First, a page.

Wealth distribution among U.S. corporations has become increasingly more concentrated, according to Standard & Poor’s, with the top one percent controlling 36 percent of all cash and short-term investments versus 27 percent five years ago. The 1 percent’s ratio of cash to total assets is also rising.
Unsurprisingly, given the predominance of Silicon Valley in the U.S. corporate ecosystem, the five largest cash holders are in the tech sector — Microsoft, Google, Cisco Systems, Apple and Oracle. A total of seven tech companies account for 57 percent of the wealthiest one percent. And, not to be outdone by their tech rivals, healthcare has five of the 18 companies listed in the S&P report.
S&P defines corporate wealth as the amount of cash and short-term investments on a company’s balance sheet.
What does the concentration mean for CFOs of companies not in the vaunted one percent? Does this information place their firms at a disadvantage? If it doesn’t, why should CFOs or other financial executives at firms not part of this rarefied community care that wealth is concentrated in corporate America?
According to Andrew Chang, a San Francisco-based S&P credit analyst, for the most part the report’s findings shouldn’t matter to CFOs of non-one-percent companies, for one simple reason.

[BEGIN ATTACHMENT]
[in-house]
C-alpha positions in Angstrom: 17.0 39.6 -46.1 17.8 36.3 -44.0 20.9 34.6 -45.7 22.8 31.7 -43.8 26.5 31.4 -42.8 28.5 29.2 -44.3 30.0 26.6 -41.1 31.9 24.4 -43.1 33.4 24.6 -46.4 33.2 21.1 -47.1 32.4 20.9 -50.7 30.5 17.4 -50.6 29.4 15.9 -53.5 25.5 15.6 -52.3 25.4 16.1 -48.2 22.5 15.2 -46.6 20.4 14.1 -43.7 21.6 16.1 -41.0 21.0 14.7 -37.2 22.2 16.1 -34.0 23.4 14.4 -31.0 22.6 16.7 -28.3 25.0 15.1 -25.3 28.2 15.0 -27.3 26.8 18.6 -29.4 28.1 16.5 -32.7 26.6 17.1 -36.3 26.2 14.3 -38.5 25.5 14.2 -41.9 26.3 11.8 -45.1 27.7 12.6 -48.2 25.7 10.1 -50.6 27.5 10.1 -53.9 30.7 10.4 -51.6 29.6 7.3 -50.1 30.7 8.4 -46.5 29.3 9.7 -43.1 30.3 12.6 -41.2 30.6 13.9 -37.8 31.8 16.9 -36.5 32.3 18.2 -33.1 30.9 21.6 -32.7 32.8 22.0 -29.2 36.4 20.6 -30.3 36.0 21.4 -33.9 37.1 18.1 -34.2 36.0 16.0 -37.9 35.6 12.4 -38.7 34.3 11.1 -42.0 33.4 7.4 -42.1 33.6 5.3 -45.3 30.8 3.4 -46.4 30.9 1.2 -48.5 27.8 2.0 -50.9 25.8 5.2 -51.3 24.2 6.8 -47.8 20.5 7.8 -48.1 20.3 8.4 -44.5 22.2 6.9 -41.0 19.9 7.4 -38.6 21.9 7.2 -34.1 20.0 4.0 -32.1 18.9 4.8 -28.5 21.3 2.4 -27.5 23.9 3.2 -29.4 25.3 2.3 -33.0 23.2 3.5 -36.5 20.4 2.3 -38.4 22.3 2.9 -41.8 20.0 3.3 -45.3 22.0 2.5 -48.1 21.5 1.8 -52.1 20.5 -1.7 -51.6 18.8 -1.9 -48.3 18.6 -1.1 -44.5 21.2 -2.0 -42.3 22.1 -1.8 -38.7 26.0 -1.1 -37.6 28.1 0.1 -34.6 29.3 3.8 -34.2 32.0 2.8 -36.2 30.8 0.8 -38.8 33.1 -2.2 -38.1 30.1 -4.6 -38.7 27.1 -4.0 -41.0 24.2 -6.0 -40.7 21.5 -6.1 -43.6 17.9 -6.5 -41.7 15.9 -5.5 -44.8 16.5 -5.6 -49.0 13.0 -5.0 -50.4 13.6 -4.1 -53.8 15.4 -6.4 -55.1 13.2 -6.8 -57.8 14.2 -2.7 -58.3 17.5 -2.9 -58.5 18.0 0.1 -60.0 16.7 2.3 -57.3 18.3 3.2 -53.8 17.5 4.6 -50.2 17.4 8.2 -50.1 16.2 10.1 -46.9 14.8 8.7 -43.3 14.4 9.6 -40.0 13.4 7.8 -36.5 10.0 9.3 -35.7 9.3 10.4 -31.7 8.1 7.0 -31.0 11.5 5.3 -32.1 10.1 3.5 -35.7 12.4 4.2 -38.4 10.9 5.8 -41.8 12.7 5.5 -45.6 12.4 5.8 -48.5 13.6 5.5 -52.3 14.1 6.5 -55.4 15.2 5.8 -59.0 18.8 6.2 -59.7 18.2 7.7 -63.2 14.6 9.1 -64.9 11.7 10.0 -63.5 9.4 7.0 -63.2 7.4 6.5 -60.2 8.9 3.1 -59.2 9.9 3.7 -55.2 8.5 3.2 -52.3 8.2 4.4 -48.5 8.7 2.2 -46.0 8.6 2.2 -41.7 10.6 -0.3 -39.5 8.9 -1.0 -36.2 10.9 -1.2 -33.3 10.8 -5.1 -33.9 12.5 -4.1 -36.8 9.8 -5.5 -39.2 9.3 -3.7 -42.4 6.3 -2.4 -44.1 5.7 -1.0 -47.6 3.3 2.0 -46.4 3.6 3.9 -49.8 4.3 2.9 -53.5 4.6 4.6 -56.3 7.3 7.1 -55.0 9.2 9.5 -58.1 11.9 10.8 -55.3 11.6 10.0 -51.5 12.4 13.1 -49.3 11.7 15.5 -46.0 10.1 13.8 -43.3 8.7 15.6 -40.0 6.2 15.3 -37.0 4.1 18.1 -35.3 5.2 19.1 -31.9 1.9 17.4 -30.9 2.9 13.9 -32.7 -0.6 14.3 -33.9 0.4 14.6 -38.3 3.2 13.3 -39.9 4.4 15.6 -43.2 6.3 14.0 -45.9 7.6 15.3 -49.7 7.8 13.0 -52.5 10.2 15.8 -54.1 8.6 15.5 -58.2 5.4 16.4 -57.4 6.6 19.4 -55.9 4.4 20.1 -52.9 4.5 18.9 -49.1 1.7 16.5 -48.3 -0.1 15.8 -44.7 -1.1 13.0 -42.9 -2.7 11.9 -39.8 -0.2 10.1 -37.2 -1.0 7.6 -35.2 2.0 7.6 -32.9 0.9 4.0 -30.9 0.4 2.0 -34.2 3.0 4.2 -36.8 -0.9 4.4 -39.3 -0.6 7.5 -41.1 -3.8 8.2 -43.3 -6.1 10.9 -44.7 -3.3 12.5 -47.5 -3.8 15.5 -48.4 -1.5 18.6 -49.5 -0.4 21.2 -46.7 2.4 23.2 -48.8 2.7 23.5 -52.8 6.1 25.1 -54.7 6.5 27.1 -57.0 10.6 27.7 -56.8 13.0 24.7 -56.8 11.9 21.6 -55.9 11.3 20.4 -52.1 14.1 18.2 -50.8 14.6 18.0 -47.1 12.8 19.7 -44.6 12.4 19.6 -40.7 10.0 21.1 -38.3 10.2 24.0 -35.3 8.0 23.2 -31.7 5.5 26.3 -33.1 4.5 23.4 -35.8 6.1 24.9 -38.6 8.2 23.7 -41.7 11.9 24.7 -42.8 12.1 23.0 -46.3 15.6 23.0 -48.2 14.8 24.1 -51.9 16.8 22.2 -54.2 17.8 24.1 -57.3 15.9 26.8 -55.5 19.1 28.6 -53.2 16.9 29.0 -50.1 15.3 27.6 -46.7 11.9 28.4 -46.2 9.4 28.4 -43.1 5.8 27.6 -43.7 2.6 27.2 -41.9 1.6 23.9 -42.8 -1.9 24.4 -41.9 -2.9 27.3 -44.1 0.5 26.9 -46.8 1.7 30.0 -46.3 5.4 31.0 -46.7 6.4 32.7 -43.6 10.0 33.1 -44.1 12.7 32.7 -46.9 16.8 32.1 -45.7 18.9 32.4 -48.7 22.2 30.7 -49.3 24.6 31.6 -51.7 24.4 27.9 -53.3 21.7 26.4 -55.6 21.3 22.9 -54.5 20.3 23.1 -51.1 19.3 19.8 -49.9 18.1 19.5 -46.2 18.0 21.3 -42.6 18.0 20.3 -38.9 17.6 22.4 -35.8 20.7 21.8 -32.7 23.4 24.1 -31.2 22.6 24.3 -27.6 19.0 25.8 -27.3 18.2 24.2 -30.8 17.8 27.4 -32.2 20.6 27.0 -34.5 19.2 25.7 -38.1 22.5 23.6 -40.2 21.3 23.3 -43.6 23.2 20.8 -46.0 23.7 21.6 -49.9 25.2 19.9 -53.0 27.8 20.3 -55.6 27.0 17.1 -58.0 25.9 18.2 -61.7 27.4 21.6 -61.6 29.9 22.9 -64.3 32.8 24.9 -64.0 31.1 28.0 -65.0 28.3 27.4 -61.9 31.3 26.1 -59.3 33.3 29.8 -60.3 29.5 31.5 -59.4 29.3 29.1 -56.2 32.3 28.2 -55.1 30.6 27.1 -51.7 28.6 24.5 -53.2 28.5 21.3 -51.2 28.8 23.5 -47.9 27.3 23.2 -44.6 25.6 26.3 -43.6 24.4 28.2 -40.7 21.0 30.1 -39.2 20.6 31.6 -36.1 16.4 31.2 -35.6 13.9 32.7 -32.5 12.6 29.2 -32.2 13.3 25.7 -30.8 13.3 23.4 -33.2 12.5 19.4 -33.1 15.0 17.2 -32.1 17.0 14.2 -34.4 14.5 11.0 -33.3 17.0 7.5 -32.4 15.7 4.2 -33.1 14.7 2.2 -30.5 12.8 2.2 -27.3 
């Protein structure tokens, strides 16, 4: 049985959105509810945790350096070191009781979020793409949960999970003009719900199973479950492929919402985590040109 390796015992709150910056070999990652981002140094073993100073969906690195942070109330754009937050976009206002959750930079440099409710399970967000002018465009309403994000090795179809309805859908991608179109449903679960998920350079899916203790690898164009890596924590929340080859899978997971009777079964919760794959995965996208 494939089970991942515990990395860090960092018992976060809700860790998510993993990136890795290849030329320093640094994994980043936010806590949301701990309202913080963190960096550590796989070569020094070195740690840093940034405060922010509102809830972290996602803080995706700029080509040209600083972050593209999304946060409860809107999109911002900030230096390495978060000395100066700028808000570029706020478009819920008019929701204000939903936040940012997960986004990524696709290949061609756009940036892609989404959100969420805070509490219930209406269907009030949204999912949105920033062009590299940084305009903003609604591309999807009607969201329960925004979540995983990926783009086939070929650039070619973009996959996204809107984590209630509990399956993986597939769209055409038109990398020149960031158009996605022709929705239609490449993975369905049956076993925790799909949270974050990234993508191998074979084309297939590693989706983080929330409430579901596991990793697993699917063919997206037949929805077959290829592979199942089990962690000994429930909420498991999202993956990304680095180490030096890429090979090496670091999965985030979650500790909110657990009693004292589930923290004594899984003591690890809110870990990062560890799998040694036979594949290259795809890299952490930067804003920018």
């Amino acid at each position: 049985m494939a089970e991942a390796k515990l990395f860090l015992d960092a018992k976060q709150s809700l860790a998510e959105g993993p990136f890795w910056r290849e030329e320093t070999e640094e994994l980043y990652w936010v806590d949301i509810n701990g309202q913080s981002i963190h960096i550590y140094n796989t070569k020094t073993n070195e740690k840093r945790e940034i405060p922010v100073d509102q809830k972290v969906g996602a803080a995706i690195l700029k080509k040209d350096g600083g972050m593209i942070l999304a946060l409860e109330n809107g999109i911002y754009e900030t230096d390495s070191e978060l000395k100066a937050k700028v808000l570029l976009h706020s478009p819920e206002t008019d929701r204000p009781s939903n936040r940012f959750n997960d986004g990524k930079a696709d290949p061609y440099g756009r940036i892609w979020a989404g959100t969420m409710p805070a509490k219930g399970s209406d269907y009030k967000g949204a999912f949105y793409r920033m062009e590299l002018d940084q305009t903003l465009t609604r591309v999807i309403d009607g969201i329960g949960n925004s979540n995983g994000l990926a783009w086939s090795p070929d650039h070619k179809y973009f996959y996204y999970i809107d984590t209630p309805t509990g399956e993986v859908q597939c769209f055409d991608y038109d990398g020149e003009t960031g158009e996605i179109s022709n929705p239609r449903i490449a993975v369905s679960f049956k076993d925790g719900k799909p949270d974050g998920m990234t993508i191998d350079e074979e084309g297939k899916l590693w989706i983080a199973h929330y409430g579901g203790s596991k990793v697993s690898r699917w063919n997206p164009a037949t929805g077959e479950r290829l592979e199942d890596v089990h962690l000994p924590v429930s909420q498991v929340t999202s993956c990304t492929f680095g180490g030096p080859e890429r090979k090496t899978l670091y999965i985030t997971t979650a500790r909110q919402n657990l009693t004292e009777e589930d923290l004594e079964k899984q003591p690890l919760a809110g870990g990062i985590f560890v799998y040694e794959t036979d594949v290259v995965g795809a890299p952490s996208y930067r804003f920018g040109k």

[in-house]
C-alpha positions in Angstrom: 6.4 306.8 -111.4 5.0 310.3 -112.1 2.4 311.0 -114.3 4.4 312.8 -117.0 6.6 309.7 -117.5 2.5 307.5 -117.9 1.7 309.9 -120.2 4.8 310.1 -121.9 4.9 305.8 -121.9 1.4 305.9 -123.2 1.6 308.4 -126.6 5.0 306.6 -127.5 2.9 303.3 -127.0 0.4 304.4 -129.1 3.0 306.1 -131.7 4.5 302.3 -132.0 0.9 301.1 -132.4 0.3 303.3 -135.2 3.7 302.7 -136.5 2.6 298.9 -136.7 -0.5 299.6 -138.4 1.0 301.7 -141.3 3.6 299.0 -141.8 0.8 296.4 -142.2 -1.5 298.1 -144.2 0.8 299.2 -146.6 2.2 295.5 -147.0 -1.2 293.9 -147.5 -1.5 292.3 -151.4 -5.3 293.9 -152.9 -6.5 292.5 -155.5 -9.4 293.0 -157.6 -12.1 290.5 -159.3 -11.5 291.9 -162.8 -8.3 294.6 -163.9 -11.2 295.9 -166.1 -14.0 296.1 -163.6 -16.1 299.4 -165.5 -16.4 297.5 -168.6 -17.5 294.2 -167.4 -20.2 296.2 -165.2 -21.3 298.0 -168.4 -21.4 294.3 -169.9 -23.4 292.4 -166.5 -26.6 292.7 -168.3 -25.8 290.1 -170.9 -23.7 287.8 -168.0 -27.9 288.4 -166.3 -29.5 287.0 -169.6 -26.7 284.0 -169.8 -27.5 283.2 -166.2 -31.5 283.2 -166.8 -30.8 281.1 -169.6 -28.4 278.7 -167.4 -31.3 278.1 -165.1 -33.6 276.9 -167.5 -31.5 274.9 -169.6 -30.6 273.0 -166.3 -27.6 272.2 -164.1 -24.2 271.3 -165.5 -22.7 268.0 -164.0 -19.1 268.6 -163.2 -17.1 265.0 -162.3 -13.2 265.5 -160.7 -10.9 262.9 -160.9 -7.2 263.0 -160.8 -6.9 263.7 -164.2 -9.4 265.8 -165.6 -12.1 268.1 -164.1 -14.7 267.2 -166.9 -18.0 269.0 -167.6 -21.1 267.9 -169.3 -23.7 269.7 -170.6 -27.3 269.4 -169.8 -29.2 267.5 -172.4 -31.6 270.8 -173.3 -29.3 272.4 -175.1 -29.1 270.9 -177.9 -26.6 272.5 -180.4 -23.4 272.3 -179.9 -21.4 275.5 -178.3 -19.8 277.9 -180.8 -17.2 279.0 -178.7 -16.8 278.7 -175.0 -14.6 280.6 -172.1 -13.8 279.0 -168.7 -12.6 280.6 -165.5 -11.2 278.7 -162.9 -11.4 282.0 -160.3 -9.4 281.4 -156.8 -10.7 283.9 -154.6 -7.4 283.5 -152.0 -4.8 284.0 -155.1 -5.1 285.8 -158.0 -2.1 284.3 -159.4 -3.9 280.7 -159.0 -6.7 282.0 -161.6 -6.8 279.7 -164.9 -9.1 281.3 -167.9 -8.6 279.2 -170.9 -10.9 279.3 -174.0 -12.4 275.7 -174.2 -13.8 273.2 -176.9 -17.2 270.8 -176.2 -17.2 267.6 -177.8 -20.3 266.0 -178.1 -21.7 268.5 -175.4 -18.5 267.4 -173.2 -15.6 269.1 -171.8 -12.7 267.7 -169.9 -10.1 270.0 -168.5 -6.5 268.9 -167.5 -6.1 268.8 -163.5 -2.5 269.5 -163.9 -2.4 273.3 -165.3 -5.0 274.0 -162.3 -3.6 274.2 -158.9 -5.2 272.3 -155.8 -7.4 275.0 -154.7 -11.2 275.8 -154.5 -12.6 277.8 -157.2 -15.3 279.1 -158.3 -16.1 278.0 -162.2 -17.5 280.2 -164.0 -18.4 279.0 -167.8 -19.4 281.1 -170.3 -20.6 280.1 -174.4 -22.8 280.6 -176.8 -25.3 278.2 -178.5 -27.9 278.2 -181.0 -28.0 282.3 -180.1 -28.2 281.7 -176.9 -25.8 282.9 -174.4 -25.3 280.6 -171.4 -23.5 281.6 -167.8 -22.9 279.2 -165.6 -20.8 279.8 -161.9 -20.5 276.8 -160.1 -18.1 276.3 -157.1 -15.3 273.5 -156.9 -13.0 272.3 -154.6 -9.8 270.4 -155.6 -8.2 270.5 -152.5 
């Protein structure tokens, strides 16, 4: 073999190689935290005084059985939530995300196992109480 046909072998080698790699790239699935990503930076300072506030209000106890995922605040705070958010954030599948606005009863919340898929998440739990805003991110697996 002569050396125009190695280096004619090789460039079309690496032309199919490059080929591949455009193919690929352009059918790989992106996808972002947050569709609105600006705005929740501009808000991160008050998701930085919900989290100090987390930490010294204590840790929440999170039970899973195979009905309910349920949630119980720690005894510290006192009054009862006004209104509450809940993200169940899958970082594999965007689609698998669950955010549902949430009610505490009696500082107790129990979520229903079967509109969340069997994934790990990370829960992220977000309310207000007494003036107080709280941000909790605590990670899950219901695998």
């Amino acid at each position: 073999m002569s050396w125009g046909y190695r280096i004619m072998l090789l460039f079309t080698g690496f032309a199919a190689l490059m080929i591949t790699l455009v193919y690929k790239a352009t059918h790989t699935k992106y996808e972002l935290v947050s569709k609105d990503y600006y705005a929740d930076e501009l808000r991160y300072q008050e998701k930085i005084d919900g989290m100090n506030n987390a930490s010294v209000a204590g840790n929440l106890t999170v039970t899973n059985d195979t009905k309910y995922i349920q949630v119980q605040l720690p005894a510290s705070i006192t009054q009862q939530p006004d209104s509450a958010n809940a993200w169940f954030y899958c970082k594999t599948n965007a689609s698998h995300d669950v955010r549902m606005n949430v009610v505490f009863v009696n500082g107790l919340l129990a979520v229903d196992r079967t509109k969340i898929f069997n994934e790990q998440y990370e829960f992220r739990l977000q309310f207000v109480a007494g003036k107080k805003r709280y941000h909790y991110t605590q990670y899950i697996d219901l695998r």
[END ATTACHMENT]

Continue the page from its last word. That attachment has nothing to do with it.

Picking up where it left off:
“The top one percent doesn’t want to hold this much cash,” Chang explains. “You may say you have a lot of cash — that’s good for you. But this is not a right capital structure for most corporations. We’re not counting long-term investments here. If the [one percent] had their choice, they would rather invest it for growth or return it to shareholders.”
What’s causing this excess liquidity?
Chang cites a variety of factors that range from “rising overseas cash balances, which remain unrepatriated due to U.S. tax consequences” to “strong credit markets, which have enabled the top 1 percent to ‘synthetically repatriate’ the cash through cheap debt for shareholder returns.”
Although, on the surface, having too much cash might seem like a problem that CFOs of non-one-percent companies would envy, the ramifications of this scenario are anything but idyllic.
“Cash keeps growing but at the same time, debt is growing too,” maintains Chang.
And that situation is what should trouble the 99 percent of U.S. firms that don’t hold the preponderance of wealth, Chang says.
“People should care because it’s not by design,” insists Chang. “The way the tax policy is structured coupled with easy access to debt have combined to create an environment where [a company is] allowed to build up a large amount of cash. In any other environment where the borrowing rate is much higher, would companies issue a level of debt that they are issuing today? It’s unlikely. Without a tax holiday or shift in tax policy, it’s likely to grown even more.”
But don’t feel bad for the one-percent companies. Despite the gargantuan debt they might amass, their credit profiles, says the report, “remain intact, with their net wealth, or net cash positions, even stronger today than they were five years ago.”
Iris Dorbian is a freelance writer based in New Jersey.